I have loved Matthew 25. 31-46 for a very long time. Naturally it invokes a certain fear in me, but at the same time, that deep call to see with different eyes is an invitation that excites me. When did we see you, Lord?
I had the oddest experience on Sunday evening at mass. This couple I had never seen before sat behind me. I had been a lector so had a visible presence during the mass. At Eucharist, the man asked if his female friend could receive the host because she was not Catholic. I gave him two options–one being a blessing and one to receive if she were in need. I am not really sure why I said that but overhearing my comment, I saw tears well up in her eyes. “Come,” I invited her but she shook her head and sat down. “Really, you are welcome.” I could not change her mind. He went up for a blessing.
At the end of mass, he came up to me again and engaged me in a conversation at which point he mentioned that his friend’s mother was dying. I looked at her and saw the tears streaming from her eyes. I was tired and wanted to go home but something compelled me to stay. We chatted for a few minutes and I could see that the situation was incredibly complicated. I explained that I coordinated the bereavement ministry at the church and gave some advice that I thought would be helpful. Then she said that she was sure her mother was going to hell because she was not a believer. I had to sit down at that point. Here was a theological discussion that should have taken time and energy that I simply could not expend.
“Do you really believe in a God like that?” I heard myself ask. “I sure don’t and I don’t think you do either. The God I know is merciful and loving. Your mom is not going to hell.” I am not usually so blunt with strangers but I was compassionate and it seemed to work.
As we were wrapping up the encounter, a mentally ill woman approached us and sat down at the far end of the pew. She and I had had a fight a few months back when I was feeling exceptionally tired–now I realize that it was due to being ill–and she had not spoken to me since. The argument had been about giving her a ride home. I had agreed to do so but had put some stipulations on it. She got angry with me. As she sat there she began talking to the air, and this couple, who did not know her, followed my eye gaze and listened to her request to no one in particular to take her home because it was too cold for her to take the bus. The man asked where she lived and offered to drive her. She promised that she would get out of the car right away when she arrived at the rooming house where she stayed. She was still not looking at me. This is one of the requirements that many of us who are her regular drivers ask of her some nights because of the lateness of the hour at which the mass finishes.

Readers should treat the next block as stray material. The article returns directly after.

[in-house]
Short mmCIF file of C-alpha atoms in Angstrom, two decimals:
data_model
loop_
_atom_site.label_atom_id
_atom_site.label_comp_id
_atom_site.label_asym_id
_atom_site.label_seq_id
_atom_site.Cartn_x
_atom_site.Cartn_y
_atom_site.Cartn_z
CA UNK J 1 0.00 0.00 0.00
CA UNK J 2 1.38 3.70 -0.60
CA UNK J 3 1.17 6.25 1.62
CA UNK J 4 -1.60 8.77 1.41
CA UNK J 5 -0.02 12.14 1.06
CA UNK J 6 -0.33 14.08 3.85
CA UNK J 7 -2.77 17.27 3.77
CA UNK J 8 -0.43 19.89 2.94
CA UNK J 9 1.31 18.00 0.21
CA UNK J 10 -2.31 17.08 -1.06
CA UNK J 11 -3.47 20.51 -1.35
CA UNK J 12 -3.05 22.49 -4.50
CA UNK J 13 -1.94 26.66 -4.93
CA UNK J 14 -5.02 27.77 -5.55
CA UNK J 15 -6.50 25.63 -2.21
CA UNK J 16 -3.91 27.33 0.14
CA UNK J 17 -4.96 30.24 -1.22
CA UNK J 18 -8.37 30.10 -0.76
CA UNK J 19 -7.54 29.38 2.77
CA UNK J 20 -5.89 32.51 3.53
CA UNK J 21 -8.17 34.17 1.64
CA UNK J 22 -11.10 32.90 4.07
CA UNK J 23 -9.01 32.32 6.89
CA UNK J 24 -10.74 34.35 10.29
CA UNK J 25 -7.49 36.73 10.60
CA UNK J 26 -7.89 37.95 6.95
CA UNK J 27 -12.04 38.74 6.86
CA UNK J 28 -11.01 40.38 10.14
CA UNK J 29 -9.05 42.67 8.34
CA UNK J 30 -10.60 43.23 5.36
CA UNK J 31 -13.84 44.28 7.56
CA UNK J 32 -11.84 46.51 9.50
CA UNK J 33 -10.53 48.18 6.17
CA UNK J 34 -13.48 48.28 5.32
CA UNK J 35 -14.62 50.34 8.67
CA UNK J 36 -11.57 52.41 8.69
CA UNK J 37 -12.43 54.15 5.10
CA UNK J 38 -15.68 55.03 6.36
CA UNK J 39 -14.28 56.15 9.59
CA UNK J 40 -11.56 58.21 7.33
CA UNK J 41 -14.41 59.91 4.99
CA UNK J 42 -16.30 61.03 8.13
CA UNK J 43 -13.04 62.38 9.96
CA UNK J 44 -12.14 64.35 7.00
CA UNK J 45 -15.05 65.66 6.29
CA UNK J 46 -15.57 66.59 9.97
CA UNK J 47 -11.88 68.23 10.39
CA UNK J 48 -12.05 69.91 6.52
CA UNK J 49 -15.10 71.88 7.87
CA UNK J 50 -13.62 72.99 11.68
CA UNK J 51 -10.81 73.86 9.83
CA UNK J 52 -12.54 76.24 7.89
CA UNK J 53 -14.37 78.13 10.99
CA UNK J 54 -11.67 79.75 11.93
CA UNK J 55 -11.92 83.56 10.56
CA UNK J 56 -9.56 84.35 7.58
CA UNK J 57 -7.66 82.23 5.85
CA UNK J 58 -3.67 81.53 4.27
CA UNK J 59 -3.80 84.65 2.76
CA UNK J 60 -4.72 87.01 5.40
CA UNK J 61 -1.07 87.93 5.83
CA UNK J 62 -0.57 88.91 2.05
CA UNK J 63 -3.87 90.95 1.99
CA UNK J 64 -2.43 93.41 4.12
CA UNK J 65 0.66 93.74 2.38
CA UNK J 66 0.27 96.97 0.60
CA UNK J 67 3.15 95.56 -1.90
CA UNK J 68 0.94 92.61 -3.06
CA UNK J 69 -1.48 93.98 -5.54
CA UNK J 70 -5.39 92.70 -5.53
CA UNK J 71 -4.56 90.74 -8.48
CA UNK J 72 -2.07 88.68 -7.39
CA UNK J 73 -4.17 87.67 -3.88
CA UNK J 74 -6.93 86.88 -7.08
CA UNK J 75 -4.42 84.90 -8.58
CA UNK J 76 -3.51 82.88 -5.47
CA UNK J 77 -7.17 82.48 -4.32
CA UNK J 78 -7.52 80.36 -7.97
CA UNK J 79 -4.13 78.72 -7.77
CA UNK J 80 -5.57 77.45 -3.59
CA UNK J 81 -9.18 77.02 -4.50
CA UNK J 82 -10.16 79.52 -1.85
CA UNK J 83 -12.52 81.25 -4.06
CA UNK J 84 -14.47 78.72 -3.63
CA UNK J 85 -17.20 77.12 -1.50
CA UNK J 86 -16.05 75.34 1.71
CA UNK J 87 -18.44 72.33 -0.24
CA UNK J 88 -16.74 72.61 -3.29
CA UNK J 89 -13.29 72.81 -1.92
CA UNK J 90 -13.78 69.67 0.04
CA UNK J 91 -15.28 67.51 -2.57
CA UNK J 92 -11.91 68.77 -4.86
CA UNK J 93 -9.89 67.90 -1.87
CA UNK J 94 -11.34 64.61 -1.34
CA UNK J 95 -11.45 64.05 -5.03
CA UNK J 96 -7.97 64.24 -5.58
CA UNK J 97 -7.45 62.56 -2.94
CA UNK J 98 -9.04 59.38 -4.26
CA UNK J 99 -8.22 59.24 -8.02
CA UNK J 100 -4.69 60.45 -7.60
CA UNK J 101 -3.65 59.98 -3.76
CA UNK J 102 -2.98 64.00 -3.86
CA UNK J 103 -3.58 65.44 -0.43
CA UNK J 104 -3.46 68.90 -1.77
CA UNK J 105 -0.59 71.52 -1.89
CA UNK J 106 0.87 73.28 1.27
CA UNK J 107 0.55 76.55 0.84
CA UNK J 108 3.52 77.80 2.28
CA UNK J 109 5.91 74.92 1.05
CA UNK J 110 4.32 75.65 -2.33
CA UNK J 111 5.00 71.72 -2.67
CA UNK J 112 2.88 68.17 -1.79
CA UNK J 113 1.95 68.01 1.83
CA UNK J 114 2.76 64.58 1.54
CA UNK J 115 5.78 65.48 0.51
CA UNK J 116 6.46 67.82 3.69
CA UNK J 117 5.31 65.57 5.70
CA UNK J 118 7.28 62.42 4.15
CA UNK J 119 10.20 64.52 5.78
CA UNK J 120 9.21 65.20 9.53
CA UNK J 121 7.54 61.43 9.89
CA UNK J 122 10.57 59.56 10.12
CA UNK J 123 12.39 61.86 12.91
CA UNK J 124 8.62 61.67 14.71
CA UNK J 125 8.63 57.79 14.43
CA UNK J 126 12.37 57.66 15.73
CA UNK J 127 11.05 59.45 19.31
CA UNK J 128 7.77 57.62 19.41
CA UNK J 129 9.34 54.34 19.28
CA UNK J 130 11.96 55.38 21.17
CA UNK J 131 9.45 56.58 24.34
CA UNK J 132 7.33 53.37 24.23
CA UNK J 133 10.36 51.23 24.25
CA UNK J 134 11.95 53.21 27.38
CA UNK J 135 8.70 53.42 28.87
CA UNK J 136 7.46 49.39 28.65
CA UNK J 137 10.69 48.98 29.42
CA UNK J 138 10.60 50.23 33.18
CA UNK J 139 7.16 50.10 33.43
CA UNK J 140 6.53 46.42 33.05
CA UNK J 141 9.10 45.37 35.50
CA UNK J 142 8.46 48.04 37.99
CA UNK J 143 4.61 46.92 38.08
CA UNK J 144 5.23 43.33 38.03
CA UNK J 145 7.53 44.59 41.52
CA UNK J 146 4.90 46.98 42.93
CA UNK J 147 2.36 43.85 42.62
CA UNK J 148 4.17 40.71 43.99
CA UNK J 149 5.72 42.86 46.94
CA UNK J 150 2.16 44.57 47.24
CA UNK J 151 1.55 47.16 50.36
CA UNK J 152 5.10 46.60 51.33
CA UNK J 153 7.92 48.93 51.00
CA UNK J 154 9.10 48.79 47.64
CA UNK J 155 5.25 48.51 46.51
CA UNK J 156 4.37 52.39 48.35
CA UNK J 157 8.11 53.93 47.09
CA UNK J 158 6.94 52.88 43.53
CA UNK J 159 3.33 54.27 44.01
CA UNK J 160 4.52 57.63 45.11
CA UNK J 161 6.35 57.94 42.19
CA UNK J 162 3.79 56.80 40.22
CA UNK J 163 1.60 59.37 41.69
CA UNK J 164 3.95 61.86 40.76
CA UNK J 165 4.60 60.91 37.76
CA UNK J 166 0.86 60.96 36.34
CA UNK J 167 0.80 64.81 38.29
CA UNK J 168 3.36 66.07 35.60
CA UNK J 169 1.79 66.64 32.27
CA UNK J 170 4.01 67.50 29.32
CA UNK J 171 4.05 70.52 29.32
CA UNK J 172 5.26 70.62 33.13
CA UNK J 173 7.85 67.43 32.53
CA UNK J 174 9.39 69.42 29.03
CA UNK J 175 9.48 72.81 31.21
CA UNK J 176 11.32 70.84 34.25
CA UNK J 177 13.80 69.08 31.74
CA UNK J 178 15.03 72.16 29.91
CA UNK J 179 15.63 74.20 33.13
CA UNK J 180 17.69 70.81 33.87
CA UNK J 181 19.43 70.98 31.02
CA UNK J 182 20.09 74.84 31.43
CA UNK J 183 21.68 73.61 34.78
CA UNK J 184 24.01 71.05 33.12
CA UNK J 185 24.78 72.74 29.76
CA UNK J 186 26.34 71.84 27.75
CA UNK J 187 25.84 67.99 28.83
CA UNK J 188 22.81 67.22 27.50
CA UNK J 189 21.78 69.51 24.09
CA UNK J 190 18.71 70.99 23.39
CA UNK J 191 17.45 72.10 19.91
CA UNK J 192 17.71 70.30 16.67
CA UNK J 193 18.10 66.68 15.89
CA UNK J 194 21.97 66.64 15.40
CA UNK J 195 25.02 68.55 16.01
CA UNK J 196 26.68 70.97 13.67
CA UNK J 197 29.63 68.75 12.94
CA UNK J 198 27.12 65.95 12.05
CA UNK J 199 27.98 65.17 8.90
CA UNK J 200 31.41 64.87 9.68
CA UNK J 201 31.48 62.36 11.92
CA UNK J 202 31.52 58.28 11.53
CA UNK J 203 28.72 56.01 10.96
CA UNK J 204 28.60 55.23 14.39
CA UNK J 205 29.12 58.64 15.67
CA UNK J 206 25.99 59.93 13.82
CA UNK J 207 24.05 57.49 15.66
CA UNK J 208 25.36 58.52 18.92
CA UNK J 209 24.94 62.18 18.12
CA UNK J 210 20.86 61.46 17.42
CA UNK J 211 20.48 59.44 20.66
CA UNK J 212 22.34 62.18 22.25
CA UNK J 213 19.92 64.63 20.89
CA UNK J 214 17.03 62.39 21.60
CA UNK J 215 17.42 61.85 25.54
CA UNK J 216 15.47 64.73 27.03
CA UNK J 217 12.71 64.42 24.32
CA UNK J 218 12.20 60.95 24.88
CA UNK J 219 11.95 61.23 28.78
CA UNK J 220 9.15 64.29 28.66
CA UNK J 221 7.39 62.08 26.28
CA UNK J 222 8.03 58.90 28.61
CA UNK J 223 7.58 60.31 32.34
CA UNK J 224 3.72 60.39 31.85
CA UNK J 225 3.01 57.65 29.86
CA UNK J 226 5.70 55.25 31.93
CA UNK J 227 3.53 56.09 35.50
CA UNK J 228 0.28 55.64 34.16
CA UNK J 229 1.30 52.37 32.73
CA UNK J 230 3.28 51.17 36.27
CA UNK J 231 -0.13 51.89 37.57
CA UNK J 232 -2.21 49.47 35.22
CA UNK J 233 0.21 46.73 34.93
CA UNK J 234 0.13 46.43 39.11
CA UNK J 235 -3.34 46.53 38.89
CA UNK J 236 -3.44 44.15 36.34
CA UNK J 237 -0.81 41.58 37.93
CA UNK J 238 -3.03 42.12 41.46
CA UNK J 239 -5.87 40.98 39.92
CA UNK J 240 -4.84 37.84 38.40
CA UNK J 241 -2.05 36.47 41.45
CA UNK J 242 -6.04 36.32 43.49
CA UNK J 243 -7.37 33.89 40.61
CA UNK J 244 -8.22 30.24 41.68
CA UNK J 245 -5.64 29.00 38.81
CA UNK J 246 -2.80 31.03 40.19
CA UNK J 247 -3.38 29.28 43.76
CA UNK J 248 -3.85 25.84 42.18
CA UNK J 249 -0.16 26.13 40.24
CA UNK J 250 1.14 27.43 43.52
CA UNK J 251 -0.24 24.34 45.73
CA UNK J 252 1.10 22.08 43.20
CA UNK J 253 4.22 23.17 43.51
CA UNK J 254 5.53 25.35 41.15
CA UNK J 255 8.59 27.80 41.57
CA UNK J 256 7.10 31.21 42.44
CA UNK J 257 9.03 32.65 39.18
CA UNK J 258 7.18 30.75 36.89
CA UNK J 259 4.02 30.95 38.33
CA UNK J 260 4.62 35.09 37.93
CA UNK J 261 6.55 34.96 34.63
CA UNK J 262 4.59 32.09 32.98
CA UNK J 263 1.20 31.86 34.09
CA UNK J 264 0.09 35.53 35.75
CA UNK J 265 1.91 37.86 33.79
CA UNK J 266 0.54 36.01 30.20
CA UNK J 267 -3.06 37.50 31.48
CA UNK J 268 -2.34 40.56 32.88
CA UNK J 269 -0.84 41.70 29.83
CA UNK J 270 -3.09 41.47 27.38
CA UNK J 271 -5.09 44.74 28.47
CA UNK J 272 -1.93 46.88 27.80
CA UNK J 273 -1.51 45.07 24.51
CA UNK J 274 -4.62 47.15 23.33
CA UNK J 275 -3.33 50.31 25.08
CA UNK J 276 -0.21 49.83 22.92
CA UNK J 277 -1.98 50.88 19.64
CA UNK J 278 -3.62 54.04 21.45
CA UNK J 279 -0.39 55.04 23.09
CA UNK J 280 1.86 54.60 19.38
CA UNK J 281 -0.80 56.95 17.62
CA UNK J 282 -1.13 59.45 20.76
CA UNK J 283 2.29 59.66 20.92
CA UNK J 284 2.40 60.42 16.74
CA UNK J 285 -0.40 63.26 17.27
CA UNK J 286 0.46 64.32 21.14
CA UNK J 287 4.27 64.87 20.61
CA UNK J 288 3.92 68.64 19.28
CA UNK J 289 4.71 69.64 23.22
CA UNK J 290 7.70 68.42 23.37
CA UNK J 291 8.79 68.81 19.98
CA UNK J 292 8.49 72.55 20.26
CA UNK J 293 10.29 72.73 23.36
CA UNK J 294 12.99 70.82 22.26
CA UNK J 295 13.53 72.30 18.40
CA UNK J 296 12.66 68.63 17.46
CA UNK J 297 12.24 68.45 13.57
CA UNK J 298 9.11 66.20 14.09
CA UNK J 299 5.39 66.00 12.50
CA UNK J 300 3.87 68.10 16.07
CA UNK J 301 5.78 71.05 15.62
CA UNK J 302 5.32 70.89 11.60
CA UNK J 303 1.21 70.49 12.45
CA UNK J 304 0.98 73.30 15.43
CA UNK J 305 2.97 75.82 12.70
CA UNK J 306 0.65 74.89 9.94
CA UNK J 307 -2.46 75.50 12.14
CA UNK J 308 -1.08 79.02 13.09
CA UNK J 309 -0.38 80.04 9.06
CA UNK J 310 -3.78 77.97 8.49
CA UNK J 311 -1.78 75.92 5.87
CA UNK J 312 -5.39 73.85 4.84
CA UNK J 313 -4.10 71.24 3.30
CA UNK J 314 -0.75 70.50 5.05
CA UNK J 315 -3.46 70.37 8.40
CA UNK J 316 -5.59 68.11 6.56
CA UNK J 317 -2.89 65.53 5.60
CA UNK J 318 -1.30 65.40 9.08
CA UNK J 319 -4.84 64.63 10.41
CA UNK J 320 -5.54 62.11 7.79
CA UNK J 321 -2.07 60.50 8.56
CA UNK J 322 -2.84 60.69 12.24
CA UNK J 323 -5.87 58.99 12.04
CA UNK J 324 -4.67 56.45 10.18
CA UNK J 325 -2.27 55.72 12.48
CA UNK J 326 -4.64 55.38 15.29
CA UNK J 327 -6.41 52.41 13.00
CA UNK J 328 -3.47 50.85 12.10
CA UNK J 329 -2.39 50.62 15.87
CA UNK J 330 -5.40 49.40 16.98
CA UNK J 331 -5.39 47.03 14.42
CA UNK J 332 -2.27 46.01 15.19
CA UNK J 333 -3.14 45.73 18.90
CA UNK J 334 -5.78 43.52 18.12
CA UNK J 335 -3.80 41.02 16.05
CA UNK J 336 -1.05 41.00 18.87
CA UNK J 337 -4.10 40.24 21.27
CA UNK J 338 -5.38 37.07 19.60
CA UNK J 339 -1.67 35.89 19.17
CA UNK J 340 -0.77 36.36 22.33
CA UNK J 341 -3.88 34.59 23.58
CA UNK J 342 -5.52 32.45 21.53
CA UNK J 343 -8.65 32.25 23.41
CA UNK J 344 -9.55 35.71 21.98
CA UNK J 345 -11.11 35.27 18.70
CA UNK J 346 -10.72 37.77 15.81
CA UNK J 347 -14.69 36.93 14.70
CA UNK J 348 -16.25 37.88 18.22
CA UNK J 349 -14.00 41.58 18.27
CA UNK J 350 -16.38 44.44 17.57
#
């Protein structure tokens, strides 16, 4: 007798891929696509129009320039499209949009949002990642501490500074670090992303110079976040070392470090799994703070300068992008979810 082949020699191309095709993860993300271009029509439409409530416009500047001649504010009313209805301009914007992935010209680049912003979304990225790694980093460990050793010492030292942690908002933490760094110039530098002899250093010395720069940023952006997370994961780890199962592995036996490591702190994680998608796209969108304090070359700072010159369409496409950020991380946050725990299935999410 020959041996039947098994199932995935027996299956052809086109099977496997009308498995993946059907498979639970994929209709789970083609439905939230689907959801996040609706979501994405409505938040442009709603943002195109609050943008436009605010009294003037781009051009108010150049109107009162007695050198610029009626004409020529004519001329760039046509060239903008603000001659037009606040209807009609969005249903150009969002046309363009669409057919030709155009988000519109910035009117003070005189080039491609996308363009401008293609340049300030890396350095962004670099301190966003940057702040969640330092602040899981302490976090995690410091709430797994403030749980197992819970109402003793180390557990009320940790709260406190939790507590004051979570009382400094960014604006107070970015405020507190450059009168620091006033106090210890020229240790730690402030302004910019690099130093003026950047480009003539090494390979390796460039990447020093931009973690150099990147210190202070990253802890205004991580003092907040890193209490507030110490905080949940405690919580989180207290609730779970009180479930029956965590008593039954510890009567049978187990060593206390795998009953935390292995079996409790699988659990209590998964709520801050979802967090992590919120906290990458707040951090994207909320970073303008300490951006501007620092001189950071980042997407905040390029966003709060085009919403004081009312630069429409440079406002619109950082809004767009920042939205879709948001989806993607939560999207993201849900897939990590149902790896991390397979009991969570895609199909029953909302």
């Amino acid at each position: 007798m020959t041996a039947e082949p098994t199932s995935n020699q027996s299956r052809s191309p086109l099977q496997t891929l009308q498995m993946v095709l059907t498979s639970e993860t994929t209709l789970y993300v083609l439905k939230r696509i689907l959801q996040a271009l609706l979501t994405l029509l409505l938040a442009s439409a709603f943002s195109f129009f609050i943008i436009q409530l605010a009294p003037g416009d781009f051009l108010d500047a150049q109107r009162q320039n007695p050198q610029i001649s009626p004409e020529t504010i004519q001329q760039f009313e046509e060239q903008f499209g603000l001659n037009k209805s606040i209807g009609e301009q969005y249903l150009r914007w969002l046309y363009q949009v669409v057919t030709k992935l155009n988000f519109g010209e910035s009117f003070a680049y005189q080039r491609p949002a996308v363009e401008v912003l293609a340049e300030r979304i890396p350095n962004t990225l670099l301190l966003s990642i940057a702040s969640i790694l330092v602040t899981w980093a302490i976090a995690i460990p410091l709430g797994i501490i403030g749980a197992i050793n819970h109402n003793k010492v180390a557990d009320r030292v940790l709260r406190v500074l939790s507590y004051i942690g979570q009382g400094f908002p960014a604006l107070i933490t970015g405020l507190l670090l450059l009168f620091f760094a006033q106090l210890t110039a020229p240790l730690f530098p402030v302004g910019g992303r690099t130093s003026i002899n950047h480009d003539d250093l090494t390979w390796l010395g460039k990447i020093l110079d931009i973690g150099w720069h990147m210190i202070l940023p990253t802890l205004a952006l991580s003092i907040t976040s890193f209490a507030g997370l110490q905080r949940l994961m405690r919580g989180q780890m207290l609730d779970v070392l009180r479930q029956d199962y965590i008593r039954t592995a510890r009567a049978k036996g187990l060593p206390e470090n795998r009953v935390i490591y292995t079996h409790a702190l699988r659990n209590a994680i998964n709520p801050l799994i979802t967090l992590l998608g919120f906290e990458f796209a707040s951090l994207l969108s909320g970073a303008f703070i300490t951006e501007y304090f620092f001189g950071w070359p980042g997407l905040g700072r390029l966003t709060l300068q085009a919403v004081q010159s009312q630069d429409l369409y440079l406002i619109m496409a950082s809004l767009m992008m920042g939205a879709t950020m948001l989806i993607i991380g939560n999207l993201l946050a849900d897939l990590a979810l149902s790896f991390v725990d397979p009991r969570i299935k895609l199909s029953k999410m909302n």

I found myself sighing. I could see the first woman still was upset. I could not imagine that this would go well. The man looked at me as if for assurance that it would be ok to drop her at her destination. Suddenly, the woman looked at me and announced that her boyfriend had died last week. I was stunned. He was a man about my age. I softened. Calling her by name, I clarified using his name that he had passed away. She started telling me the story. I gently interrupted, “You can tell me about it on the way home.” The church was almost empty and the person in charge of locking up would be shooing us out the door at any minute. Rising, she thanked me by name.
I wished the first couple well and reiterated what I thought was the best plan for the woman. I invited the second woman to come along. As I stretched out in bed later, I wondered what the heck had happened in these interactions. Something had stirred deep within me. It was not until reading the Gospel this morning that I figured it out. When did I see Christ? I saw Him in the strangers visiting my church last night. I comforted Him in the women. I heard Him on the way home, when the woman said to me that I was her friend as if to erase the past few months when she had been so angry with me. I found Him despite my own weariness and illness. Somehow, Christ ministered to me in an odd way that I cannot explain. He asked me to reach out to the least of these and be reminded of how much I love to serve even when I thought I did not have the energy to do it. God is in all things, strange and wonderful.
You are indeed blessed to be a blessing!
Thanks, Myrna. In Ignatian spirituality, the principle and foundation says we are created to praise, honour and serve God. Guess I am hard-wired to serve!